Gordon Ramsay has another new job in which the ex-minister’s minister is the ex-colleague who beat the ex-MLA to Labor’s last seat in Ginninderra. All forgiven, Tara? It’s “Seven Days” with IAN MEIKLE.
“THE ACT arts community is likely to welcome the return of the enormously popular and trusted former minister to the arts sector,” waxed arts editor Helen Musa at the news that Gordon Ramsay had triumphed over a national field of 20 applicants to be appointed CEO of the Cultural Facilities Corporation.
As the higher-profile attorney-general, his was a big scalp lost by Labor at the last ACT election. The former church minister has seemed like a lost soul since losing his Ginninderra seat last year by 167 votes to Liberal Peter Cain.
Since then he’s been a contractor in the Chief Minister’s office, the principal of Gordon Ramsay Consulting and, more recently, CEO of the Alliance for Gambling Reform.
But it’s back to the boards for Gordon as he replaces long-time inaugural CEO Harriet Elvin and takes up his new role on December 13 (apropos of nothing, at 57, were he to stay in the job as long as Harriet’s 24 years, he’d be 81 when he retired).
The weirdest thing is that his re-election in Ginninderra turned on his beating Labor colleague Tara Cheyne to a seat. He didn’t and she went on to replace him as Arts Minister… and is now, in effect, the ex-minister’s minister.
THE Queanbeyan Art Society’s Plein Air Group got a surprise at a November 16 painting session at Well Station homestead in Gungahlin. That well-known plein art master Claude Monet popped in. Sorta kinda.
The doppelganger was host Dennis Rose, who gardens at Orana School and lives at the homestead.
Society president Barry Cranston said he noticed the likeness the moment he met Dennis the week before, which was confirmed by many others in the 20-strong Tuesday outdoor painting group. And in the photos of Claude and Dennis posing with palettes he sent me.
WHAT is it about Telstra? Reader Mac Howell wrote to congratulate Marion Springer (“Seven Days”, CN November 18) and her attempts to get some action to address safety concerns relating to poor work undertaken on Telstra cabling pits near Fadden Pines.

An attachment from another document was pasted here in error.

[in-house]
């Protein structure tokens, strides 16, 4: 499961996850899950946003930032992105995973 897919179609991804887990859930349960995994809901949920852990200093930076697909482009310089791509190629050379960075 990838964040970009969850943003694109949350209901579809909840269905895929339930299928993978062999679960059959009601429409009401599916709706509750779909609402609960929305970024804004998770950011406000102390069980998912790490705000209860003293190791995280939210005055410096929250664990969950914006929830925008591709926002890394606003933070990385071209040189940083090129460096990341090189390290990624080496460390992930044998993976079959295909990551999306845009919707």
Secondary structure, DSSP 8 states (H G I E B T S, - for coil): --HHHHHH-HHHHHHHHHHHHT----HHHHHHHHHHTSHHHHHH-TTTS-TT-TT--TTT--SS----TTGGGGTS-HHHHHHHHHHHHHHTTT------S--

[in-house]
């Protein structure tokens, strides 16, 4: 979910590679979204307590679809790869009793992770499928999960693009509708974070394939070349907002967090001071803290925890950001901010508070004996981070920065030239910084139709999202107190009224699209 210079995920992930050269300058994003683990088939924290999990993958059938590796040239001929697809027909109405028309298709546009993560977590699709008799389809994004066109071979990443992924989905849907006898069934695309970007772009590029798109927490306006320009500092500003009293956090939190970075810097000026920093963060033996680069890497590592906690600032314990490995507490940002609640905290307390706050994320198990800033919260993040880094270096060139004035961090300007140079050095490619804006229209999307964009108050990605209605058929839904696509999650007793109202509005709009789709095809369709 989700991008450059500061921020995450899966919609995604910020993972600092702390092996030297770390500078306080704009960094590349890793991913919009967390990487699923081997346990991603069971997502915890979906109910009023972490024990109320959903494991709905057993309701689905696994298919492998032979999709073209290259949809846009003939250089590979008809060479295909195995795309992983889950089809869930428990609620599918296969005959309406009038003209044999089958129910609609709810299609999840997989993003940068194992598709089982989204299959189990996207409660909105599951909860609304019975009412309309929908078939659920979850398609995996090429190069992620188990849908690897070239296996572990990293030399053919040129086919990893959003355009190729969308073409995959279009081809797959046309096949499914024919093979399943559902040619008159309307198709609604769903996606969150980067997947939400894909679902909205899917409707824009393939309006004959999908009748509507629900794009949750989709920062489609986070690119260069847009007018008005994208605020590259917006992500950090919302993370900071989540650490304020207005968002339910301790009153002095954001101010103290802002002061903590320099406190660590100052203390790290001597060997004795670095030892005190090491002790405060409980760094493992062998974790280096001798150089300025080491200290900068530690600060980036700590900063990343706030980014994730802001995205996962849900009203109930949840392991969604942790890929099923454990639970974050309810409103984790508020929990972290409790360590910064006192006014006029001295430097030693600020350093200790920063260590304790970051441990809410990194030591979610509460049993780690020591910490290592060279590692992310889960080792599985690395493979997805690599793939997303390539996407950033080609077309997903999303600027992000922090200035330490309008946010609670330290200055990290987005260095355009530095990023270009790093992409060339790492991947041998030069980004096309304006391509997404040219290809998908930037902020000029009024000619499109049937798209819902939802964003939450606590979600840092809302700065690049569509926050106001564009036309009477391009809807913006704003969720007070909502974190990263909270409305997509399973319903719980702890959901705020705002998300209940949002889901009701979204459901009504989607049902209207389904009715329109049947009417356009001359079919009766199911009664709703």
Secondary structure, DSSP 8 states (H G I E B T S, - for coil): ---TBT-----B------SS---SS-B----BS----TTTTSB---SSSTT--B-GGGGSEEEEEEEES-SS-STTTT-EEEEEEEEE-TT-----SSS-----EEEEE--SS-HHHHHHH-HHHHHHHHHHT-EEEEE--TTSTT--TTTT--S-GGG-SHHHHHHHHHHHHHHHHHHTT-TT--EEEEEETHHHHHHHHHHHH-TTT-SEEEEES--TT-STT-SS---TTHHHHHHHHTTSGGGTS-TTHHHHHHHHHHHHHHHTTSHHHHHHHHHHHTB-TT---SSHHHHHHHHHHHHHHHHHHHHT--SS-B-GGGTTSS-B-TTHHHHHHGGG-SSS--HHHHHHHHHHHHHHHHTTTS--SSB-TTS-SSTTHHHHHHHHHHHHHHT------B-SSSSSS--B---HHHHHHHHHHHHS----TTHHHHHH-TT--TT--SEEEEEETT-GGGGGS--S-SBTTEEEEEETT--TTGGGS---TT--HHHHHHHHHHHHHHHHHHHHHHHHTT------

“Even though she reported that the rough attempts to fill in around the pits were not really acceptable she should be grateful that she managed to get some work done to address the problem,” Mac says.
On March 18 he reported a similar problem of an open inspection pit in Blaxland Park, Griffith, to the “Municipal Services Team, Access Canberra”, via Fix My Street. He warned them that the pit was “deep and dangerous”.
On April 13, he wrote again bemoaning he’d heard nothing, despite the usual empty promise of a response in 10 working days, and reminding them the open pit was “quite dangerous”.
“On July 6, I received a response advising that it was a Telstra issue and there was nothing they could do apart from putting a temporary fence around it to make it safe.
“I contacted Telstra as suggested and a couple of days later a Telstra technician inspected the pit and said it would be fixed.
“The photo shows the state of the pit eight months after the matter was first reported.
“Nothing apart from the erection of a temporary fence has happened so congratulations to Marion for at least getting some action to address her problem.”
POLITICAL columnist and former ACT Health Minister Michael Moore is sharing the good news that Vladimir Golobokov has finally had a successful operation.
Vladimir was the subject of a column in mid-August in which Michael thundered: “Mr Golobokov has waited since mid-2017 for surgery to remove nasal polyps. He has waited more than 12 times what is clinically indicated while the condition has got worse and worse.”
“Despite the Canberra Hospital having constant updates from his GP regarding a deteriorating condition, he has still not been given a time. Serious discomfort, sleep apnea, facial swelling, pressure on the forehead, loss of sense of taste and smell, difficulty breathing and associated mental health issues are all outcomes of the failure to deliver elective surgery within any kind of sensible time frame.”
Since the publicity and following an assessment by the appropriate specialists, he waited less than the required 90 days for his operation.
“No doubt he will be counted as an operation that was completed within the appropriate time frame for statistical and reporting purposes,” Michael says.
“Considering his condition, waiting four and half years is simply unacceptable.”
AND right on cue comes a comment on citynews.com.au from “someonesmother”, who writes: “Five and a half years and still waiting for an appointment with a hand surgeon. When I called earlier in 2021, I was told I was second on the list.
“Wow! So what do I expect, another five-and-a-half-year wait?”
Ian Meikle is the editor of “CityNews” and can be heard on the “CityNews Sunday Roast” news and interview program, 2CC, 9am-noon.
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Ian Meikle, editor